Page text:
In assessing the performance of the Stat- Pak in these populations, for 27 badgers with confirmed lesions the serology test sensitivity was estimated to be 62% (Positive Predictive Value = 94%, 95% CI = 71% - 100%). The test sensitivity, based on histology and /or culture confirmation of infection (including visible and non-visible lesioned badgers), was estimated to be 35% (Infection prevalence = 38%, Positive Predictive Value = 78%, 95% CI = 61% - 90%) for all animals infected with M. bovis.

Discussion

Field trials are an important element of vaccine development as they facilitate the measurement of protective immunity under conditions of natural levels of transmission [31]. This overcomes a major limitation of experimental challenge models where the objective is to achieve a uniform level of infection using relatively high challenge doses designed to generate progressive infection in all animals, including vaccinates. In this field study we have estimated the VE of oral BCG vaccination in a free-living population of badgers relative to non-vaccinated badgers. Our strategy to estimate VE was based on measuring time to seroconversion events using a structure of repeated test measures on longitudinal data [31]. There are currently no immunological biomarkers for badgers that correlate with protective immunity generated by BCG vaccination. As such, the detection of serological responses associated with advanced infection serves only as a proxy for loss of protection in the vaccinated population. In several experimental vaccine/challenge studies we have previously demonstrated high levels of protection when the BCG was delivered to badgers by a variety of routes, including oral inoculation [46]. The findings in this study of a significant protective effect of oral BCG vaccination in badgers under natural conditions are also consistent with the results of other oral vaccination studies in cattle [14], deer [13] and wild boar [32, 33]. The results of a field trial conducted in brushtail possums in New Zealand under conditions of natural transmission, using the same lipid encapsulated vaccine employed in this study, also found a VE exceeding 90% [15].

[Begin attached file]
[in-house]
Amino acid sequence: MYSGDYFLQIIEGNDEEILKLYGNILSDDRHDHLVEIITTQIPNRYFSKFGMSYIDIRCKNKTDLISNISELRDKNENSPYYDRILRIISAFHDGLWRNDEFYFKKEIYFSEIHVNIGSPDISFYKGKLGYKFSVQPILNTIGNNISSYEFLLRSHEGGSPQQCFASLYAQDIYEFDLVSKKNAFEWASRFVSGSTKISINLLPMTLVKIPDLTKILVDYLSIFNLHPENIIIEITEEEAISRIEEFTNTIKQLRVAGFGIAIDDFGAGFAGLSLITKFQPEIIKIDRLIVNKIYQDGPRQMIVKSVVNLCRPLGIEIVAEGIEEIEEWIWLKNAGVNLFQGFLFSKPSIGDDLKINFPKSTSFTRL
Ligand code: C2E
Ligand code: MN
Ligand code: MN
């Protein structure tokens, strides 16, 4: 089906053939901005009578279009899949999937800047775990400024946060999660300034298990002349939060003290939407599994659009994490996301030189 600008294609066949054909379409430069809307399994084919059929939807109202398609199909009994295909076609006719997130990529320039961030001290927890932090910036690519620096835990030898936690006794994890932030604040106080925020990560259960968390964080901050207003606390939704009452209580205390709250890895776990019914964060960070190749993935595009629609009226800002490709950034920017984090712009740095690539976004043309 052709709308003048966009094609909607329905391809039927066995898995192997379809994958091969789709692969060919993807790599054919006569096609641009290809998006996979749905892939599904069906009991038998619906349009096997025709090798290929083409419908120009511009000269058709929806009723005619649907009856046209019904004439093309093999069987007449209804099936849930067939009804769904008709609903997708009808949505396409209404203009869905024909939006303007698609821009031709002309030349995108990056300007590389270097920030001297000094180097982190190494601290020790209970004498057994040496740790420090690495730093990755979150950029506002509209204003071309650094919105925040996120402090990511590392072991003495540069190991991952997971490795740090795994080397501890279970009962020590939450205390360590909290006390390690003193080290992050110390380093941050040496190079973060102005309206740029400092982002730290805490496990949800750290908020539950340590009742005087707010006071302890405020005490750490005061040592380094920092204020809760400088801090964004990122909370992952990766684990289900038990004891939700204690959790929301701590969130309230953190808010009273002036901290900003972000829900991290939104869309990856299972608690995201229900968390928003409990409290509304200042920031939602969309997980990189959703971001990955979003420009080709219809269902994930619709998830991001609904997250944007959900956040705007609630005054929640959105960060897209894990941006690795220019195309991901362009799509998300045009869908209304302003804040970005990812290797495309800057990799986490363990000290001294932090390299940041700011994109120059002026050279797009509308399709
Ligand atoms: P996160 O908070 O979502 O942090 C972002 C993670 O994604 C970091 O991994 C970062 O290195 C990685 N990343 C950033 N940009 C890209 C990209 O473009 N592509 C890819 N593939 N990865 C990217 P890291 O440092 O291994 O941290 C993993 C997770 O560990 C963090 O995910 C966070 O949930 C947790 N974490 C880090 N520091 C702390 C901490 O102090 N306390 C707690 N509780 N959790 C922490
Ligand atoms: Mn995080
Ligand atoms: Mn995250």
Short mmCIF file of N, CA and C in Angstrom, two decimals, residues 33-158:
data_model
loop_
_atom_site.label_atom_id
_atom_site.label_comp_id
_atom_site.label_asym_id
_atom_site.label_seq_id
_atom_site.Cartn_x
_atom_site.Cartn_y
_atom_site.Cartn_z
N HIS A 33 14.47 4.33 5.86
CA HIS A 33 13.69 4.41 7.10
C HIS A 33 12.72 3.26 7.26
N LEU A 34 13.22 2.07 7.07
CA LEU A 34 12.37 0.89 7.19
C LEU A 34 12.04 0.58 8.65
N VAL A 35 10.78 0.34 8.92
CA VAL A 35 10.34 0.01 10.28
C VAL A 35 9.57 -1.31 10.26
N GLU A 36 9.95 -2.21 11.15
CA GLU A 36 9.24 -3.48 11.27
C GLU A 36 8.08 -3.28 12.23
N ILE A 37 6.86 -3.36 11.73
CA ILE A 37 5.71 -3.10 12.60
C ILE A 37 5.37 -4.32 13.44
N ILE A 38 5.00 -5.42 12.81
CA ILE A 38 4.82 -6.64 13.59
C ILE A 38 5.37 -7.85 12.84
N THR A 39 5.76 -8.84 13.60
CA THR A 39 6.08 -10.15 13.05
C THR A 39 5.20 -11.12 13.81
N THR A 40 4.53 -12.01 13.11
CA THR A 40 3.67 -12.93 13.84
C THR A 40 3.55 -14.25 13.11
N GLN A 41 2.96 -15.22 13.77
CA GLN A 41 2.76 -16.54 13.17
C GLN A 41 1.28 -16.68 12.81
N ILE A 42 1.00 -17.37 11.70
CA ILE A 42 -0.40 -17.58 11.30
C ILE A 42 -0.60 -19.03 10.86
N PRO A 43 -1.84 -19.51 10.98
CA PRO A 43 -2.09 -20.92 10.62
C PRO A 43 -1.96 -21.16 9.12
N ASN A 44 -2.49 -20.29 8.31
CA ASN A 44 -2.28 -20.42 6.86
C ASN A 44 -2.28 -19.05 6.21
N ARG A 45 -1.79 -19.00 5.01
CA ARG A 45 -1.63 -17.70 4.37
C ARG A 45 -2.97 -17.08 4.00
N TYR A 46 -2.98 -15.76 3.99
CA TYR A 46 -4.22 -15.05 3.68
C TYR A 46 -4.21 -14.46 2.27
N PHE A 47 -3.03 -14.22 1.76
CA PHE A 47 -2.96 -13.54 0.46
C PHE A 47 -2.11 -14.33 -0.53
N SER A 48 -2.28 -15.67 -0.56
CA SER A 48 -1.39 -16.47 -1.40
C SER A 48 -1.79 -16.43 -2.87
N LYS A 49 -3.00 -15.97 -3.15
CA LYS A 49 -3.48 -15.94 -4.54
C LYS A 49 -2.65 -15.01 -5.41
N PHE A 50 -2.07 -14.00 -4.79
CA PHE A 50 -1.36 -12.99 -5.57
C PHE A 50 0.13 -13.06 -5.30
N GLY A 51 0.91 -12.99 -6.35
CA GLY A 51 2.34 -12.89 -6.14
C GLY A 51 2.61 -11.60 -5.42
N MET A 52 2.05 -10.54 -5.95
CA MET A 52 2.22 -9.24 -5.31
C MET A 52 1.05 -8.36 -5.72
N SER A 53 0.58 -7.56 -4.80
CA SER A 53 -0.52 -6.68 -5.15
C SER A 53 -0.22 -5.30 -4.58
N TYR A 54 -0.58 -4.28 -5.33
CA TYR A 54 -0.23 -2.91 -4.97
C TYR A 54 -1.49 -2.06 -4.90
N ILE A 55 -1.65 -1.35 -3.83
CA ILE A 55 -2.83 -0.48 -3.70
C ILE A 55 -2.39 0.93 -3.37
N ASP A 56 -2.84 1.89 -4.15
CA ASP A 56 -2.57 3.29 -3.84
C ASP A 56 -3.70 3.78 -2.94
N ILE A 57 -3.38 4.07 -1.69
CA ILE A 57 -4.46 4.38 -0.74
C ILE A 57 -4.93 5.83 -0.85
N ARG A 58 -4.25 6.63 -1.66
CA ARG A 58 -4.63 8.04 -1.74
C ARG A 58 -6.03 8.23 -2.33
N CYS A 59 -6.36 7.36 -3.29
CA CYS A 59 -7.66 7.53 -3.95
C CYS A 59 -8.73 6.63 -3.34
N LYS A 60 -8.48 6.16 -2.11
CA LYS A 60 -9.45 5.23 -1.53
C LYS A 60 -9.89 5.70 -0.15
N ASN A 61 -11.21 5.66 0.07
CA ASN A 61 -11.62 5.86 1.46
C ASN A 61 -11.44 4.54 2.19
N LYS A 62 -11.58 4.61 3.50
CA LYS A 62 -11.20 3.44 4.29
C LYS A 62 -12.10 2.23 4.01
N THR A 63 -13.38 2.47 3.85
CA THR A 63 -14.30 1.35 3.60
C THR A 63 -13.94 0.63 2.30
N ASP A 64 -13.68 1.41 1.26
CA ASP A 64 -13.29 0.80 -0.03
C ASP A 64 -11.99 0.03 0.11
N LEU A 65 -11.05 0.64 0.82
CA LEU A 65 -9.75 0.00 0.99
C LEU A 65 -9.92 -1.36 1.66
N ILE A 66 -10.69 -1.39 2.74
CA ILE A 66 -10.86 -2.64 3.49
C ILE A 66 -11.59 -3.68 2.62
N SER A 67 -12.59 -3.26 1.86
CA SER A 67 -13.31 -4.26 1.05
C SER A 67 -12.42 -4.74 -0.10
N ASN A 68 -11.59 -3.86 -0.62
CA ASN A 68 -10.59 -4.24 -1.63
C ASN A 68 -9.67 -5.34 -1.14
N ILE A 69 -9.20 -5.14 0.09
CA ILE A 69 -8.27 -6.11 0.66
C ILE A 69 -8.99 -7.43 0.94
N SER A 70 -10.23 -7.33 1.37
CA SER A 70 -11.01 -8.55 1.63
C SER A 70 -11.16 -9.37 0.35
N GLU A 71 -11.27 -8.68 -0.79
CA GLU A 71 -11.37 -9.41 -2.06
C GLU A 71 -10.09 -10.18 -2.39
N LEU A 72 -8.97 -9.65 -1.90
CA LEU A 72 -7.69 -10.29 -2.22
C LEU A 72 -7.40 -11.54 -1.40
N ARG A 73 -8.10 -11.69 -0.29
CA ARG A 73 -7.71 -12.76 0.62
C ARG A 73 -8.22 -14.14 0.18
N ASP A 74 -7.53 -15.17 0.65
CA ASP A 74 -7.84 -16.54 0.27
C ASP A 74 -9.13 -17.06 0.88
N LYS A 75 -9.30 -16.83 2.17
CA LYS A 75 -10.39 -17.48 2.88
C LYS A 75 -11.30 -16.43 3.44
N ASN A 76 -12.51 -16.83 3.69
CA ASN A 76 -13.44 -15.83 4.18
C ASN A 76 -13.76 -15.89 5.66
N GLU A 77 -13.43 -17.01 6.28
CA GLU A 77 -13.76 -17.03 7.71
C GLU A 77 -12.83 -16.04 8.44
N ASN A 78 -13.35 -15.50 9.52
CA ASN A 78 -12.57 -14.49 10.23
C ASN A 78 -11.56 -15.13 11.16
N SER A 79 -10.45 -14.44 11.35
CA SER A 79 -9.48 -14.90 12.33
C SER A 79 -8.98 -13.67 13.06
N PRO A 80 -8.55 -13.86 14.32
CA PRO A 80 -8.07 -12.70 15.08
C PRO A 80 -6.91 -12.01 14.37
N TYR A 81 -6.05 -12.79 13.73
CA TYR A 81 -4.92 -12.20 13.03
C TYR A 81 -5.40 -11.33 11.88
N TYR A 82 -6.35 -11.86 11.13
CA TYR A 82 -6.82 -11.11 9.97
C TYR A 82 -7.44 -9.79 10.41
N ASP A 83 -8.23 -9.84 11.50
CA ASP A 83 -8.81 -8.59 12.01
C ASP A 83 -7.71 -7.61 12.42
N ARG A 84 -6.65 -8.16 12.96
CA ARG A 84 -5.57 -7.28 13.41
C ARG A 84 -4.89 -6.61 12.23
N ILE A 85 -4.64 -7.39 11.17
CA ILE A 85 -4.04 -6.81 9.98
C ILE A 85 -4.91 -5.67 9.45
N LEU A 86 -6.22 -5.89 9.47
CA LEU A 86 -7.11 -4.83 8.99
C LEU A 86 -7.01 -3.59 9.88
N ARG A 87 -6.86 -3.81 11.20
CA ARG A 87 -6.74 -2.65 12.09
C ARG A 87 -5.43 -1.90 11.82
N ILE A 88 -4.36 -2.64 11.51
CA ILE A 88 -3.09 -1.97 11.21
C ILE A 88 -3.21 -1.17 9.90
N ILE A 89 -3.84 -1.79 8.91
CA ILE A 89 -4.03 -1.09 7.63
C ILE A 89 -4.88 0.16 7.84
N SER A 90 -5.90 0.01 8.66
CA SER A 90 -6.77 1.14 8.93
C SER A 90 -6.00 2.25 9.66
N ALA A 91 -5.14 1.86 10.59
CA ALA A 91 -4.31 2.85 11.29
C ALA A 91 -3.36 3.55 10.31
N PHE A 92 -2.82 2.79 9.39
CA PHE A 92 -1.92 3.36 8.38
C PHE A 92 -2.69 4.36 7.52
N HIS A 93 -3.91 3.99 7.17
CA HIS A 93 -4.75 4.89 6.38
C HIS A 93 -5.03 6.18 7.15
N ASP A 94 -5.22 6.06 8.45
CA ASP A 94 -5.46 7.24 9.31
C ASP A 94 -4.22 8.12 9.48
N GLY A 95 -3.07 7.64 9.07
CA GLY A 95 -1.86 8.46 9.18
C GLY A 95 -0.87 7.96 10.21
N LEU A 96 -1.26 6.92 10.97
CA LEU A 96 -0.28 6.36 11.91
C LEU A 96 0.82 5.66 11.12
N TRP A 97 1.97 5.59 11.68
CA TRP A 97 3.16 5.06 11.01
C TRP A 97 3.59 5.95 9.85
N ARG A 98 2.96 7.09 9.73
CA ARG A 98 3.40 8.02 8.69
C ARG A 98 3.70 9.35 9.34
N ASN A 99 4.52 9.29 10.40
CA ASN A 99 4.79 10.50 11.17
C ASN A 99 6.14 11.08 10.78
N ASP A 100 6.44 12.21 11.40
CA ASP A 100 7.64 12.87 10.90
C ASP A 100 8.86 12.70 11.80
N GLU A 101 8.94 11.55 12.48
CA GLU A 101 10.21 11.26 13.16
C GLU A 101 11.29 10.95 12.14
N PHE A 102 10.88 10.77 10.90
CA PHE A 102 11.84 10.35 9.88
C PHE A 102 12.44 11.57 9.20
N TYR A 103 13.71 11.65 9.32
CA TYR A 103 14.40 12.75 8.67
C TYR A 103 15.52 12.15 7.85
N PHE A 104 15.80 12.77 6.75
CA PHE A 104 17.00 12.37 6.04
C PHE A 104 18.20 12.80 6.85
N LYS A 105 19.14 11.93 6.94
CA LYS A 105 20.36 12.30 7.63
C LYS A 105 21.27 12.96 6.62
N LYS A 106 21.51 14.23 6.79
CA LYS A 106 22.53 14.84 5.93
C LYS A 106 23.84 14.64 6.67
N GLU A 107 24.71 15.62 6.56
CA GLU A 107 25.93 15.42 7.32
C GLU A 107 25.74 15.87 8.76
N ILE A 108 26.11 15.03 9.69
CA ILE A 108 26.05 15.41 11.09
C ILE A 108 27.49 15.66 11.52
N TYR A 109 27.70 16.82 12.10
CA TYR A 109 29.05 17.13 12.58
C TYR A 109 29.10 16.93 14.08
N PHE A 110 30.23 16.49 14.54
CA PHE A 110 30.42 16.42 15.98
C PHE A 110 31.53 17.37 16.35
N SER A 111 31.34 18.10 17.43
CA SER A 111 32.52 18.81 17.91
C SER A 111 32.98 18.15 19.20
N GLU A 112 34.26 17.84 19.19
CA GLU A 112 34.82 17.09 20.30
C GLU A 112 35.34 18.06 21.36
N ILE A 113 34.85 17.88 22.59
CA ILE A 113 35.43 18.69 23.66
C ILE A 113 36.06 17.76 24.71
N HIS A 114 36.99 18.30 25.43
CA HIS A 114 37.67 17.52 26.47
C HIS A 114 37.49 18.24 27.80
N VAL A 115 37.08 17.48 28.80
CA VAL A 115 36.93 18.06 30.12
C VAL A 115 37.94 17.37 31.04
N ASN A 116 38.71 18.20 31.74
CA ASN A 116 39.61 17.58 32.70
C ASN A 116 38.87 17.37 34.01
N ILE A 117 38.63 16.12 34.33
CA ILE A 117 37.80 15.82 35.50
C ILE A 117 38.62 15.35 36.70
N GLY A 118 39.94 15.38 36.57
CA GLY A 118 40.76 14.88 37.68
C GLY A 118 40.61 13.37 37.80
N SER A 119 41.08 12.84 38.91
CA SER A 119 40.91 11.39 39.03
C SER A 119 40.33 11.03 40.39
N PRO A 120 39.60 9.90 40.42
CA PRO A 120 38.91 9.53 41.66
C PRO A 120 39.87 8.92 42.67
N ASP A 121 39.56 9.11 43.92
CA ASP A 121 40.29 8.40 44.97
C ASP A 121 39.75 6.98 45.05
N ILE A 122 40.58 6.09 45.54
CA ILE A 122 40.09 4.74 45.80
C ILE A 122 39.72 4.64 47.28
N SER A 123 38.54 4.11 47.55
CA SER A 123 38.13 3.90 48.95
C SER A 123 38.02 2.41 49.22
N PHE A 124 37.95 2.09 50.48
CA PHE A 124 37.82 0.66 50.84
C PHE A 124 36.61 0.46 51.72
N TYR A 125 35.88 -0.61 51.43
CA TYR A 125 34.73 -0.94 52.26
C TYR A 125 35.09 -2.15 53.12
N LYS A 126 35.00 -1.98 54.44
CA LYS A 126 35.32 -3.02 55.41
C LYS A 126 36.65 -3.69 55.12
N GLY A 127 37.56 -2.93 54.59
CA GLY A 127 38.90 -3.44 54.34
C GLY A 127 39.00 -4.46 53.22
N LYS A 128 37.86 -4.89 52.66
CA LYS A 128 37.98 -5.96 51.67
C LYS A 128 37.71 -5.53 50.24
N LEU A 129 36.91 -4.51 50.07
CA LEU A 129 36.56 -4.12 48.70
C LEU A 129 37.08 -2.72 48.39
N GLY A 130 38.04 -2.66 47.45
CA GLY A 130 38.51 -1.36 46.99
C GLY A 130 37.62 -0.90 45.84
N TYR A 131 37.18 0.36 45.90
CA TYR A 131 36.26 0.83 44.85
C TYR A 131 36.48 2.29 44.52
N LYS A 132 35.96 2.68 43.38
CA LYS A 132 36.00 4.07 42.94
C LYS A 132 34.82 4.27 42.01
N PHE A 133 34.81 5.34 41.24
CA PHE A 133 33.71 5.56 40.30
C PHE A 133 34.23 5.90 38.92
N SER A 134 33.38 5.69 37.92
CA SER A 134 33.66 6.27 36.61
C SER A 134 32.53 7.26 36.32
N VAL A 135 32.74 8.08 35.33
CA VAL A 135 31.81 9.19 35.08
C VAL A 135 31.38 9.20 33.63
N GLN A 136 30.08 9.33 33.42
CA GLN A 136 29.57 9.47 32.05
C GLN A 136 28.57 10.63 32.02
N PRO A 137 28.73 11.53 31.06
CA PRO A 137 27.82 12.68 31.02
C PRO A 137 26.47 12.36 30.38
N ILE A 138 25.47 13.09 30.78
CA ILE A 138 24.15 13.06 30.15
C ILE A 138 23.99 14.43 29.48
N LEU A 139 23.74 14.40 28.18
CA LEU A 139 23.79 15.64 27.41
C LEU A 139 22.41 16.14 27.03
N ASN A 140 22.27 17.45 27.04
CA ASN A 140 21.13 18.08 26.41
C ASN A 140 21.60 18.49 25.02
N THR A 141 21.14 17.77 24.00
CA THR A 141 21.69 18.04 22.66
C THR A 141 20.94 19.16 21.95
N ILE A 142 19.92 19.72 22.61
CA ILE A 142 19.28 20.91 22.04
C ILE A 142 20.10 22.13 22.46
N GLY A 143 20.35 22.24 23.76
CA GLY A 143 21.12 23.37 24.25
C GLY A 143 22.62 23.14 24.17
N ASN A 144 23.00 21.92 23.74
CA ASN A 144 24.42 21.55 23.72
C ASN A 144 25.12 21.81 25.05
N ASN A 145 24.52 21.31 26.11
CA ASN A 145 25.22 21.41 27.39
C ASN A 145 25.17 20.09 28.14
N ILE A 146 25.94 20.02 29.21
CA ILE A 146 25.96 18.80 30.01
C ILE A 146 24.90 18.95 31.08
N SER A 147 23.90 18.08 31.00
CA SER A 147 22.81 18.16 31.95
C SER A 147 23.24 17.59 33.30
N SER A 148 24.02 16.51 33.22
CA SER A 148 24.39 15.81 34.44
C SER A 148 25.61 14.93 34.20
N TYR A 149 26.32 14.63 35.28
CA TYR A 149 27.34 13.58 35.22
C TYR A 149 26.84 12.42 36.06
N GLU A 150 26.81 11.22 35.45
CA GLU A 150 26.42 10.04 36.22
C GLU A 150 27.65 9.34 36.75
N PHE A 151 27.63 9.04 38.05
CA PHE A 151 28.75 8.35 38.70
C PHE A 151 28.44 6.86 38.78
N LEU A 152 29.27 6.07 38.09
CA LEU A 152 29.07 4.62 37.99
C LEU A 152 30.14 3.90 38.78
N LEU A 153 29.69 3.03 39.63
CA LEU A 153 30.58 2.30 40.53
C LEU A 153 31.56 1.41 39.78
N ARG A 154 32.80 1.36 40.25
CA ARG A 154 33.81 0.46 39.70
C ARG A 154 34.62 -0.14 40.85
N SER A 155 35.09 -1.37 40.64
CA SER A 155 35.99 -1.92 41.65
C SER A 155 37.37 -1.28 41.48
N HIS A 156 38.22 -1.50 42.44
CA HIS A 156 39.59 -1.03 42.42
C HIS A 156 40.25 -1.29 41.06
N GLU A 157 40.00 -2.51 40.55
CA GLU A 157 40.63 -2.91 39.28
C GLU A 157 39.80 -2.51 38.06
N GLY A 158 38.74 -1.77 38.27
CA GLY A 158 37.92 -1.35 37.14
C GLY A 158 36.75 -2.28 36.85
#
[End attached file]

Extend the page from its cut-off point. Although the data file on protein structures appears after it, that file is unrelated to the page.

In our study we found a reduction in the overall hazard risk of seroconversion in vaccinated animals in Zone C relative to non-vaccinated badgers in Zone A, and where seroconversion occurred, a significant time delay to a seropositive test result in vaccinated badgers compared with non-vaccinates across all three treatment zones.

The delayed time to seroconversion has previously been observed in experimental vaccine/challenge studies where vaccine protection in badgers generated by two different delivery routes, subcutaneous route and mucosal route, was expressed as a significant delay in time to seroconversion after endo-bronchial M. bovis challenge [34]. In that study the change in time to seroconversion also correlated with the progression and severity levels of the experimental infection. It was proposed that the time to seroconversion might therefore represent a reliable surrogate for vaccine-mediated protection against disease progression. This proposition is supported by the current study under conditions of natural transmission where multiple factors affecting transmission might vary and the challenge dose is predicted to be lower than in experimental infections.